I’ve been hearing a lot of sad stories lately.  Some desperately sad, some not so much. But what I’ve found is this:  Many of the people who lead the truly sad and difficult lives, don’t talk much about it.  I wonder why that is.
I don’t mean to diminish the trials and tribulations of others.  I know there is great suffering in the world. And I know how very blessed I am.

The trouble is I’m finding many people who, for no apparent reason, want to talk about all the problems in their lives.  Now, there are surely times when you need to explain yourself and I see nothing wrong with that.  You have to tell the truth:  “I can’t attend the dance, I broke my leg.”  However, I see no relevance in going on to tell all about how your husband has left you, the roof is leaking and you have to decide whether or not to put your mother in a nursing home.

Again, I don’t mean to be cruel here.  If I can help you make your decision, fix your roof or forget about your husband, I’m happy to do so.

The problem lies, I believe, in the need people have to tell their sad stories.  As if talking about them will make them go away.  But I’m not entirely convinced they want my help to heal the wounds, or remove the hardships, they just want to talk about it.  Maybe they want my sympathy. Again, I’m fine with giving my sympathy but I don’t know if it’s the healthiest thing for the other person.

Sometimes you do need to talk about it.  But you don’t need to keep talking about it,  talk to anyone who will listen. It’s a good thing to be “able” to talk about it, for sure.  But the more you talk about it the more you become one with it.  This, I suspect, can attract more of the same stuff.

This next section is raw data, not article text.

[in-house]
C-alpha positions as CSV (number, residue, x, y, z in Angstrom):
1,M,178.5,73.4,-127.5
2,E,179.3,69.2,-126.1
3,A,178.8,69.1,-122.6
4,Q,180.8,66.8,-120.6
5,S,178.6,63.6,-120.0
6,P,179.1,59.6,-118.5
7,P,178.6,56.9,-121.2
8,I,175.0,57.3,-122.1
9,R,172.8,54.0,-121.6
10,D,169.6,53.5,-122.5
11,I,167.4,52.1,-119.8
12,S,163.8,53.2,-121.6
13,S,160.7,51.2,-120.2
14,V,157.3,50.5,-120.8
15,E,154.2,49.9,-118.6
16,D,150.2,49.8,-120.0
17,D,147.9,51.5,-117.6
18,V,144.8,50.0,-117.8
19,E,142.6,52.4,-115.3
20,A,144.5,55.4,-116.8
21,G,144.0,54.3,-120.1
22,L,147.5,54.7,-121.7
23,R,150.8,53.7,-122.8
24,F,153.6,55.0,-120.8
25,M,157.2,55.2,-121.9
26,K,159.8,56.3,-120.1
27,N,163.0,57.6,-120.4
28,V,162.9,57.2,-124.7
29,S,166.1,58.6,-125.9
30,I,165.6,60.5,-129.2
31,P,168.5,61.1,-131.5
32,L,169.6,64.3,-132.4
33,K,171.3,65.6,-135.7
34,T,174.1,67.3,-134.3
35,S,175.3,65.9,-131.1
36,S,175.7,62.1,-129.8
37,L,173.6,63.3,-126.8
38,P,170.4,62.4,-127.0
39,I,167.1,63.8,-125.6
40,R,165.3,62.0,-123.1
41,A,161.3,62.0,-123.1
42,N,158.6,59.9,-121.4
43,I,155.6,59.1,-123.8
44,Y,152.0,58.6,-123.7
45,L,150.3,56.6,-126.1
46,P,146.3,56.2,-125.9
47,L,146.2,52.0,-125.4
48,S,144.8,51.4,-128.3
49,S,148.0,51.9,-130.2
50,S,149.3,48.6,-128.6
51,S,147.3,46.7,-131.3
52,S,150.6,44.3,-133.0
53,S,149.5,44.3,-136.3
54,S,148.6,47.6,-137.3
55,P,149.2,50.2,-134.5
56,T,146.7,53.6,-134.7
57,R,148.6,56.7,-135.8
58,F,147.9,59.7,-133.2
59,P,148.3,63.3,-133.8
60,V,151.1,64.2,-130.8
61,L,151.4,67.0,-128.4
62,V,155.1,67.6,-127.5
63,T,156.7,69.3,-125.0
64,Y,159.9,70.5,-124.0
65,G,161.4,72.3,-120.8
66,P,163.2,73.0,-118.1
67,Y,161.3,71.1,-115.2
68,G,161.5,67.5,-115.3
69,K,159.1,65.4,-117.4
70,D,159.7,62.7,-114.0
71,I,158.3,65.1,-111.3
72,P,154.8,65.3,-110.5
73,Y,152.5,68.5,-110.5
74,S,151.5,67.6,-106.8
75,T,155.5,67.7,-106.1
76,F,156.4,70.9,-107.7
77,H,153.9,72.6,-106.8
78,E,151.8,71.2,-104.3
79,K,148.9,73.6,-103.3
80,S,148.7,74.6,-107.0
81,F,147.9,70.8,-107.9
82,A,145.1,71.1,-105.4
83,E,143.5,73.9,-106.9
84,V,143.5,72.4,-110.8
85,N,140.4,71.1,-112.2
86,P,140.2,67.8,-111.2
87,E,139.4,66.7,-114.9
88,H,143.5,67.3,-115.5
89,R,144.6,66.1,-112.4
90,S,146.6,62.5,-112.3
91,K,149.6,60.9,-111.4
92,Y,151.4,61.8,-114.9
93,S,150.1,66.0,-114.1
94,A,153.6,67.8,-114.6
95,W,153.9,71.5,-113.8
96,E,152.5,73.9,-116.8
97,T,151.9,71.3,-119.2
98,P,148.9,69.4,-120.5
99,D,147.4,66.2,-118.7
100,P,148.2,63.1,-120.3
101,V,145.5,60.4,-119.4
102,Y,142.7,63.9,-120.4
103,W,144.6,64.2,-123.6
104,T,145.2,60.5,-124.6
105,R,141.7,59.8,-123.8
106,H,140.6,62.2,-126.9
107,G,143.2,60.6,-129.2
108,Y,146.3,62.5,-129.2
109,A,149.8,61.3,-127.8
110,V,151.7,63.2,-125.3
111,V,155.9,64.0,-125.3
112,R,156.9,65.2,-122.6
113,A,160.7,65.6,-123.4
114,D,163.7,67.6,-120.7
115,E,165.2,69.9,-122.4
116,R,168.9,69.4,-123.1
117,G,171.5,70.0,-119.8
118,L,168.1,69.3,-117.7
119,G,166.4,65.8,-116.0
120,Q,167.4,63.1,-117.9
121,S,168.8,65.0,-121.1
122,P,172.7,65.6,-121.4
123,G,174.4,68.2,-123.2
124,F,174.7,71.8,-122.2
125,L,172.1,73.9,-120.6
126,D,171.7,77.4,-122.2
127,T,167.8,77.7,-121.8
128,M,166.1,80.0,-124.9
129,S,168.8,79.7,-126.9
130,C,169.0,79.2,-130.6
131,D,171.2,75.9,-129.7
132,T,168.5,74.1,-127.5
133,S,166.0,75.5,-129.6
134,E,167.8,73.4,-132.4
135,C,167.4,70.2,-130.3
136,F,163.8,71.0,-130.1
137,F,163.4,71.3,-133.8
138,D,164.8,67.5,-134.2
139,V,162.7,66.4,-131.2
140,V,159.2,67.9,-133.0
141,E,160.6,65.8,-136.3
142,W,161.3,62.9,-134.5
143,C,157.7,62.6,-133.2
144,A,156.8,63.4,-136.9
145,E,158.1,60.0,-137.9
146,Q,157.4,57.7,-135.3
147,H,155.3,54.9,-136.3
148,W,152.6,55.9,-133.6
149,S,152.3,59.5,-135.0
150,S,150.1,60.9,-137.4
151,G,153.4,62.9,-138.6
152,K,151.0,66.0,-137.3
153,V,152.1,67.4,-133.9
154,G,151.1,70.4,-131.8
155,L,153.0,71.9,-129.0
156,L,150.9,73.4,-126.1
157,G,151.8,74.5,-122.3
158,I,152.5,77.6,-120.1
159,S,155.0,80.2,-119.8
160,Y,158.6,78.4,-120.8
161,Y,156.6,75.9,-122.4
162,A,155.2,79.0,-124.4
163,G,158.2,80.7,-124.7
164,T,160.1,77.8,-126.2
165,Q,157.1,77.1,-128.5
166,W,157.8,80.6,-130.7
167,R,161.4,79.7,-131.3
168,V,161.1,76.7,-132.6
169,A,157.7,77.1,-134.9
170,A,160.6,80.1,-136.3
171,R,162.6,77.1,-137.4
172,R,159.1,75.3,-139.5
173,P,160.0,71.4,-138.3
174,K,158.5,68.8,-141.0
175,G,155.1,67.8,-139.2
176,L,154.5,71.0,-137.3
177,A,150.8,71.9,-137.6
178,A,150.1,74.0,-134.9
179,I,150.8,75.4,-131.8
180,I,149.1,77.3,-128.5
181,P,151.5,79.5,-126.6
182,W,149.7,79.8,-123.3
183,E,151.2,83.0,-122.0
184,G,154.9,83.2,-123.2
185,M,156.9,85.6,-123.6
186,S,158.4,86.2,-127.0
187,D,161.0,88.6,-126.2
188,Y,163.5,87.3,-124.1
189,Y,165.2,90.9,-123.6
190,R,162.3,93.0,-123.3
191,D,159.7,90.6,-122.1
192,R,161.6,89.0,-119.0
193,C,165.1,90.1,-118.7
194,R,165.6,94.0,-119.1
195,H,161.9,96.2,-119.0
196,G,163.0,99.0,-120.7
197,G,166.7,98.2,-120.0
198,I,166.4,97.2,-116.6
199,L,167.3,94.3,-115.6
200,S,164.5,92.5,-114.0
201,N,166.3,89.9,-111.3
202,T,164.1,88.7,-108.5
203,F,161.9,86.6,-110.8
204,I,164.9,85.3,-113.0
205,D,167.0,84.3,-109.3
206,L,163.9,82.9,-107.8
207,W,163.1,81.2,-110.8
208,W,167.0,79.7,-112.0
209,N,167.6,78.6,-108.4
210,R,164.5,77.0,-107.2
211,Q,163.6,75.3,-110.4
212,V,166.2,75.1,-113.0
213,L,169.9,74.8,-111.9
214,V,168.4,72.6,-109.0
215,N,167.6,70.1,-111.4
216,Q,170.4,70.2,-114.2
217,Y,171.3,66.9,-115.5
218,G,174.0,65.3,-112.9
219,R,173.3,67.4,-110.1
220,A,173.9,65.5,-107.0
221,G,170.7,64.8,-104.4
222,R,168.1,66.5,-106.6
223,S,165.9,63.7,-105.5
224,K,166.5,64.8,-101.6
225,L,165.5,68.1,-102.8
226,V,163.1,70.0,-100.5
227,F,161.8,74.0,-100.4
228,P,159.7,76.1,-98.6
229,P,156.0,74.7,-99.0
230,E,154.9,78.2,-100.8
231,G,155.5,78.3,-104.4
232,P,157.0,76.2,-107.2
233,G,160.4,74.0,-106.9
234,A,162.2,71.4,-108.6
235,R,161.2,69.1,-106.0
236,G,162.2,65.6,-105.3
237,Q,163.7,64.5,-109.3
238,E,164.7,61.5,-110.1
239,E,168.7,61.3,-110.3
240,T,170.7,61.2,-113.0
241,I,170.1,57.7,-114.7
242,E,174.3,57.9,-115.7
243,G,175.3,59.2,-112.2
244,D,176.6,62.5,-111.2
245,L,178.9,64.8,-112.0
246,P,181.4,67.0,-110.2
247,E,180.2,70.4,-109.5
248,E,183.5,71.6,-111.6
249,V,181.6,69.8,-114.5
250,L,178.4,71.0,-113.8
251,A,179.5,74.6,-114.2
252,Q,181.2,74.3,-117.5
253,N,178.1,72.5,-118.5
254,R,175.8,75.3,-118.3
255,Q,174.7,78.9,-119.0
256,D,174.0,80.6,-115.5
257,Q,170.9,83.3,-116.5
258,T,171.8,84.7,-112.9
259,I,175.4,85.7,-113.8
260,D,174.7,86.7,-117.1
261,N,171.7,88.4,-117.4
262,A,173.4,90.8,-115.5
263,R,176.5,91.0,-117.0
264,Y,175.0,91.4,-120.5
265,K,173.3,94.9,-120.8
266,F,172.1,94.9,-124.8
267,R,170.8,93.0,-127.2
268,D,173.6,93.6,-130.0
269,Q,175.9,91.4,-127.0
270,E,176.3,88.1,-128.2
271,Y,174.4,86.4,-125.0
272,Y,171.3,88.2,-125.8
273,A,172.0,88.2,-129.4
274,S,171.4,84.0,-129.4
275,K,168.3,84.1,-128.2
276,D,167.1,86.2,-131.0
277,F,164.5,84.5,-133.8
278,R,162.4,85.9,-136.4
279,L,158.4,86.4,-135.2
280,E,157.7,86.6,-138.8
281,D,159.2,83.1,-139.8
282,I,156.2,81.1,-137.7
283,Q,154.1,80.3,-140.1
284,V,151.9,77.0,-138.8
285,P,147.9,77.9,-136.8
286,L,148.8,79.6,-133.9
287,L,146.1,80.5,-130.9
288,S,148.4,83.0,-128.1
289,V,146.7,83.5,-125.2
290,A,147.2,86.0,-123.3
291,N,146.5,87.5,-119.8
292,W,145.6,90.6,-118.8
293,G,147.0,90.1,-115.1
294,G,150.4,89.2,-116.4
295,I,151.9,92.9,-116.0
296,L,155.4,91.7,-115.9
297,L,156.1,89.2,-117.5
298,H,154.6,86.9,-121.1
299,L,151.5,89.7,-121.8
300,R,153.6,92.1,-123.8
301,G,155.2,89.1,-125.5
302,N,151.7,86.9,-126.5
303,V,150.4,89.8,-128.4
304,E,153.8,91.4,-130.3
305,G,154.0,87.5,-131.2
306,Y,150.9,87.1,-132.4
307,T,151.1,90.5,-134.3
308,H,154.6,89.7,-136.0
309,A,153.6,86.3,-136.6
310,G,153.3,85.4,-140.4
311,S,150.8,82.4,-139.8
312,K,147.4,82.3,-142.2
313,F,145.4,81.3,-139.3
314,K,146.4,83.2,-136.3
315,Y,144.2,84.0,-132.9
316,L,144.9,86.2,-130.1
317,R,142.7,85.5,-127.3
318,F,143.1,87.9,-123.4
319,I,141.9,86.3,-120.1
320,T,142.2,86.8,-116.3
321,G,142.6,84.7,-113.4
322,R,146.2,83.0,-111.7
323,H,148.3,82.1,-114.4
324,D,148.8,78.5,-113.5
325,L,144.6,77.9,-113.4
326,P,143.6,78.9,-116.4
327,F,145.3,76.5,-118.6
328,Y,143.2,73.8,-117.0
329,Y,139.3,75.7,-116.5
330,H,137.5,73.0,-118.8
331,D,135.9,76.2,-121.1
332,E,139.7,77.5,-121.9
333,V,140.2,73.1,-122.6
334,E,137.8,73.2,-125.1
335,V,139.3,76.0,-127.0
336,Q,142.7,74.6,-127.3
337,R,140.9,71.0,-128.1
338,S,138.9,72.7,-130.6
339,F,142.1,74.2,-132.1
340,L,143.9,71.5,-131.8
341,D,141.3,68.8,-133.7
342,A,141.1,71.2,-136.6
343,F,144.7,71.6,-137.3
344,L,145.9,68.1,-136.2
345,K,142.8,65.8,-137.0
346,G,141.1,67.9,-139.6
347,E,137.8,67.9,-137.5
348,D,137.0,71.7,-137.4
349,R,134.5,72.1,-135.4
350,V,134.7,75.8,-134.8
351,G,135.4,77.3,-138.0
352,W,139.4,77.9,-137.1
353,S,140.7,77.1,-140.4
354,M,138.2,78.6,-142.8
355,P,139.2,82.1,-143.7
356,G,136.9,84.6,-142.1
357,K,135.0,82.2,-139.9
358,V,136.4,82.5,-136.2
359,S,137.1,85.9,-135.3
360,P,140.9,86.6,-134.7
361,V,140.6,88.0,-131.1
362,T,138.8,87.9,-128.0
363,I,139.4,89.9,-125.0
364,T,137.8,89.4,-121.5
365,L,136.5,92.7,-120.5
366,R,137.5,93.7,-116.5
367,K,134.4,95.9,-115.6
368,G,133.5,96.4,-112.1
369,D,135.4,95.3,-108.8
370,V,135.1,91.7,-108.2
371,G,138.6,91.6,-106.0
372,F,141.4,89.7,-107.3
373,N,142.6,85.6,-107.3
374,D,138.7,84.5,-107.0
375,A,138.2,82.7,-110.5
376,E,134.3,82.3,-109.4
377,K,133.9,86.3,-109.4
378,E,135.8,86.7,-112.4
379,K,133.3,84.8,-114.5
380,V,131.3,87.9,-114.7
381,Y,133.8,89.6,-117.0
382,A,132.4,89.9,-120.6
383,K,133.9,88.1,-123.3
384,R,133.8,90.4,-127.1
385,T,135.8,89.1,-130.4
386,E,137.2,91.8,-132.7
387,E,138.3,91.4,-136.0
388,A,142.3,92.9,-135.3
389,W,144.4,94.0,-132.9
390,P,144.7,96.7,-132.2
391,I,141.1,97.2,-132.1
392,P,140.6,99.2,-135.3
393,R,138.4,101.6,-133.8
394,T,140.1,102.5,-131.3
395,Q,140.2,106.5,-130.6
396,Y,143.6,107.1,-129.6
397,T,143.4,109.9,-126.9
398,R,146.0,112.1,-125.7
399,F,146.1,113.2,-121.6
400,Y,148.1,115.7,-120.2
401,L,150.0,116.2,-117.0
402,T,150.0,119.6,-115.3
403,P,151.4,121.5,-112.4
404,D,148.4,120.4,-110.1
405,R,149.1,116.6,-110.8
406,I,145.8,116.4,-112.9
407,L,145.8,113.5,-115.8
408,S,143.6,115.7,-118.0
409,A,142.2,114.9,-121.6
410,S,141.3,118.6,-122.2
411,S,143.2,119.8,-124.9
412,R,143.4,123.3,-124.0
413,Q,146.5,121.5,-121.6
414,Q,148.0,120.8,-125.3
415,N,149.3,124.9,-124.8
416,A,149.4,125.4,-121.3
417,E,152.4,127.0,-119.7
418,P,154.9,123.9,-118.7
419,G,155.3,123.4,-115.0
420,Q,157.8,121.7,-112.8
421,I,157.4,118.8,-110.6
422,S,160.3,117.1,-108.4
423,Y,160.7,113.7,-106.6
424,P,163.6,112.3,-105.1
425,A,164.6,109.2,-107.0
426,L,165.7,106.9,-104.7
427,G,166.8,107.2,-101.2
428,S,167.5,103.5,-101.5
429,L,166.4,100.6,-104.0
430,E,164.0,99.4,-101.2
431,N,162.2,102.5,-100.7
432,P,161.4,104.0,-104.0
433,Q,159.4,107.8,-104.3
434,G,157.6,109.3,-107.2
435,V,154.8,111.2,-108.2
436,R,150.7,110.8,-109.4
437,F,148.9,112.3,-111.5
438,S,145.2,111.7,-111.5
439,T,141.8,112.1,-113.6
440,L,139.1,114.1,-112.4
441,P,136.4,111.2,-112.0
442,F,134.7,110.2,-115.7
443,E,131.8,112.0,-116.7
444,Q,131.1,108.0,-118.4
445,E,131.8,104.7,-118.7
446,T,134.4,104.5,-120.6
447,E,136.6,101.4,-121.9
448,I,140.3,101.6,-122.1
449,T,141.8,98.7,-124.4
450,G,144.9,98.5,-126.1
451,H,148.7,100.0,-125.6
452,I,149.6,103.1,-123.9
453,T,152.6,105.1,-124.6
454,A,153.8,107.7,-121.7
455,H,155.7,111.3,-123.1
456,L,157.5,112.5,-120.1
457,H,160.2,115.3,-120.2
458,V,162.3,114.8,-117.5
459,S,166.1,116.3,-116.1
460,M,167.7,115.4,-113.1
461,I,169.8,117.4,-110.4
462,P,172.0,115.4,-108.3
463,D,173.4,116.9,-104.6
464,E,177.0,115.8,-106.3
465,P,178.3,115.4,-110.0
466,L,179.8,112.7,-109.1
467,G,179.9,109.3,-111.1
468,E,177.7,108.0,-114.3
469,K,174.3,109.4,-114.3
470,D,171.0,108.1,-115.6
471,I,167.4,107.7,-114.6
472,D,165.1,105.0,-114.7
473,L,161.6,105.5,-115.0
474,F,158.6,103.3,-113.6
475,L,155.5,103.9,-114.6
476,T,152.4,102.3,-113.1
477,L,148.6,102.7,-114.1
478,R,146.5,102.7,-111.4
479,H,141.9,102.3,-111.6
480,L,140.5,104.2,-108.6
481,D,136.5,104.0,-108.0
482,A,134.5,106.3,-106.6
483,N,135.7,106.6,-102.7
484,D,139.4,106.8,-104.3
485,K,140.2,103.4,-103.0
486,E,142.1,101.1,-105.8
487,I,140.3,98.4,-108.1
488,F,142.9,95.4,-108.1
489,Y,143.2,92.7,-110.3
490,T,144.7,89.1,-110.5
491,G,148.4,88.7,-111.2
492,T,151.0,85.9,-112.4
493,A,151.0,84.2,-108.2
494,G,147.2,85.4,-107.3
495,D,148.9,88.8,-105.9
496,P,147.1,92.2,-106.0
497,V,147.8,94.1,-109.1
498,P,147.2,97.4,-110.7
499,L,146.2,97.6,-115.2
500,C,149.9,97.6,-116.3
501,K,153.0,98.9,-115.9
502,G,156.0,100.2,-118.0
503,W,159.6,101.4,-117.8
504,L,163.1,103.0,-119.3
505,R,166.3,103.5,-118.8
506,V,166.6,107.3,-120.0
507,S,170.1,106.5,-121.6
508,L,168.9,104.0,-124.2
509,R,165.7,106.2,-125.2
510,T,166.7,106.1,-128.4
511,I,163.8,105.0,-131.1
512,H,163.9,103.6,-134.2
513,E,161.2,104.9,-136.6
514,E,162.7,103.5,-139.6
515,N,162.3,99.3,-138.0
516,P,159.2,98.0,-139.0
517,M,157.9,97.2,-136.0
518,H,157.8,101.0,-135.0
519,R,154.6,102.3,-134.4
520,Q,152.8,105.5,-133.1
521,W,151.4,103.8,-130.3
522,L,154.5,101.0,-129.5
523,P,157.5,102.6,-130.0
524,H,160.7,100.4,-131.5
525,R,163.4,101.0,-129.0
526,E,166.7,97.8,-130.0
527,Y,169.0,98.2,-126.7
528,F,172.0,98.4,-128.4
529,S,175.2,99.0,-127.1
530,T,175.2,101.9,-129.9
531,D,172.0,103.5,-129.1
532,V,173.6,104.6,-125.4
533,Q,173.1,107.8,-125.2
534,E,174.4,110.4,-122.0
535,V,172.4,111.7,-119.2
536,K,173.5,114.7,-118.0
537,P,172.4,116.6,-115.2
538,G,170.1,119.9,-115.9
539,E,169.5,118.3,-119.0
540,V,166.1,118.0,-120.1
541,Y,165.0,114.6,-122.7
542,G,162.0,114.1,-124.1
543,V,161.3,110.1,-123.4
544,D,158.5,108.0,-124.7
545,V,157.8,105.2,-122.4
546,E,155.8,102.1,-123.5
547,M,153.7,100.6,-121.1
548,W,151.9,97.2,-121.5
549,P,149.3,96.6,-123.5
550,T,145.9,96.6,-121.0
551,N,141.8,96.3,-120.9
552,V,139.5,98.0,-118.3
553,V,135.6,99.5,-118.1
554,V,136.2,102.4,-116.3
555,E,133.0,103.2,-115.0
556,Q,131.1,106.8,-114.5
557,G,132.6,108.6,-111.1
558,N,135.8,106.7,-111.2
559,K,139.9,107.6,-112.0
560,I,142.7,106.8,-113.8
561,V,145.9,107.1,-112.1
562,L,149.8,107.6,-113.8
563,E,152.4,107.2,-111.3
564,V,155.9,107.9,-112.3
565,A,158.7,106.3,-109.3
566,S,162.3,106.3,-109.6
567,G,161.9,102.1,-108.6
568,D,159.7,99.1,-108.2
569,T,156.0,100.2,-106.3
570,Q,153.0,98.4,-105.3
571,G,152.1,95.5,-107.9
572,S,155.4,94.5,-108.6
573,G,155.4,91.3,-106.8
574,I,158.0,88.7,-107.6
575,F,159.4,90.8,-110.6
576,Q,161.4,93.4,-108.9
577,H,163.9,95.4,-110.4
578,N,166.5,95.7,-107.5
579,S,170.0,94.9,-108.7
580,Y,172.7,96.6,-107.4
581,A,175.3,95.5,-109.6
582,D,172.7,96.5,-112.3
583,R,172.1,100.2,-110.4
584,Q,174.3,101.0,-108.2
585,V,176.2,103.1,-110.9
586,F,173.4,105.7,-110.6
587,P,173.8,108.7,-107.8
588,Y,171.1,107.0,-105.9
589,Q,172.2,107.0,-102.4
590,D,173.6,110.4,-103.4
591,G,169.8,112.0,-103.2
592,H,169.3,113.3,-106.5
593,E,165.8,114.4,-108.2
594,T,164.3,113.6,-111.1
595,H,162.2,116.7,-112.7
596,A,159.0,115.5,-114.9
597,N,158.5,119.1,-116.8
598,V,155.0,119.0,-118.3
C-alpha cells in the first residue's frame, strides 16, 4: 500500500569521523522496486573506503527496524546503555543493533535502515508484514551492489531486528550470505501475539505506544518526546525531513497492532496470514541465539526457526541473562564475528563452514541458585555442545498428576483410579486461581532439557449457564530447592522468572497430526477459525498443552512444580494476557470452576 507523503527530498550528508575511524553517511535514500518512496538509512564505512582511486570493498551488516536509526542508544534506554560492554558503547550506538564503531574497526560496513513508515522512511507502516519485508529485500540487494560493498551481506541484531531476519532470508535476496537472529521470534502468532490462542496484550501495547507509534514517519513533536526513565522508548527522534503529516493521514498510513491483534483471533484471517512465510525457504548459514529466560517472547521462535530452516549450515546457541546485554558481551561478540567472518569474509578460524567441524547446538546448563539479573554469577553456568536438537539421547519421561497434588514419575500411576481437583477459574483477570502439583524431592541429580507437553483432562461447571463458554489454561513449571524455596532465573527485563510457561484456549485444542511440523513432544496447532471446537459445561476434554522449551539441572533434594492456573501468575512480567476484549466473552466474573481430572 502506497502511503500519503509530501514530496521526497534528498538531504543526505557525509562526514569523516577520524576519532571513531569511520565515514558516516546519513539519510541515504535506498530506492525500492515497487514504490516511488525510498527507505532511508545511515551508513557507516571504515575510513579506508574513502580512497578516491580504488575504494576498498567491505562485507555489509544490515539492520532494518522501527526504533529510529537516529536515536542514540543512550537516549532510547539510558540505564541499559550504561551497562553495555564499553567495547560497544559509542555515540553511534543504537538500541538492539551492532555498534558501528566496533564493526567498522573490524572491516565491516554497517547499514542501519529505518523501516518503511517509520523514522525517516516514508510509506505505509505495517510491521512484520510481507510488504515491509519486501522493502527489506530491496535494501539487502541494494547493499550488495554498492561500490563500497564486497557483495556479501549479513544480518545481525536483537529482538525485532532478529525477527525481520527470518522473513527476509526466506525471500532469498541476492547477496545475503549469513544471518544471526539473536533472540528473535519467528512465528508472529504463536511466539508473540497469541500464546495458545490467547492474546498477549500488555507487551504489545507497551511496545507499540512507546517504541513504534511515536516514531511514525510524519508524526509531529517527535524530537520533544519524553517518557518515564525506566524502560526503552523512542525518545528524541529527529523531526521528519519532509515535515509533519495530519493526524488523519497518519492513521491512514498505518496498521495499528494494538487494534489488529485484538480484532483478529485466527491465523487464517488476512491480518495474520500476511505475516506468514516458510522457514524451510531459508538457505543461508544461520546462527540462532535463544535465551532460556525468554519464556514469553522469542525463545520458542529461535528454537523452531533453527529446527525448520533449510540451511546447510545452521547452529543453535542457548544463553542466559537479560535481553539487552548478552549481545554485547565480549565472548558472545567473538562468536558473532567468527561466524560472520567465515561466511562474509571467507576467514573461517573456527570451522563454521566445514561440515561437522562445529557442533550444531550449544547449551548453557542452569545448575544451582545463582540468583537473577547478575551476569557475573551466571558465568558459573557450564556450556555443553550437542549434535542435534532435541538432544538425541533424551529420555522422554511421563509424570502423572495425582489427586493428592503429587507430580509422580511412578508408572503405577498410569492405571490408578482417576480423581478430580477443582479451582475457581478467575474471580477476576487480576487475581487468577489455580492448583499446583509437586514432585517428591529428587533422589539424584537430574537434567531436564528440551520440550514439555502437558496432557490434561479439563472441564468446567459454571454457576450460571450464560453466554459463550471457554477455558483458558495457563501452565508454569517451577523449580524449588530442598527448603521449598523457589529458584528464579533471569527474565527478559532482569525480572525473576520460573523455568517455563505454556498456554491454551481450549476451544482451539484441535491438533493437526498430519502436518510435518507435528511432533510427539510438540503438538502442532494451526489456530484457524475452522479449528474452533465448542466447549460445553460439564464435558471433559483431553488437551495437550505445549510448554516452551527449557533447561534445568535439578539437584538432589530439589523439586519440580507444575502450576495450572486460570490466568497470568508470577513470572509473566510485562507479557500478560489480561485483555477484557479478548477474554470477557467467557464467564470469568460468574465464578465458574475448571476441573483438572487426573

Why is it that so many people who go through hardship seem to have so much of it heaped on them? 

I believe in the notion that it is an energetic world.  When you are vibrating at a certain level, you attract the same level of vibration.  It only makes sense.  So, if you’re talking all the time about how bad everything is, you’re likely to be calling out for the same kind of vibration.

Caroline Myss talks about “woundology.”  People who wear their woes like a badge.

So, what do you do?  Lie instead?  Am I advocating that you say everything’s wonderful when it isn’t?  I think it depends on the situation.  If you’re talking to your therapist – probably best to spill it all out.  If your friend asks you how the divorce is going, you might want to tell the truth.

My concern is, the more you allow yourself to wallow in the emotion the longer it takes to get out of the pool. The negative statements (even if they’re factually based) generate more negativity. (Or at least the emotions you have around the facts.)  So, if you can find something good to say and feel about it, anything at all you’re grateful for and stay with that, it can change the way you’re feeling and vibrating. Helping you to lift yourself out of the muck.

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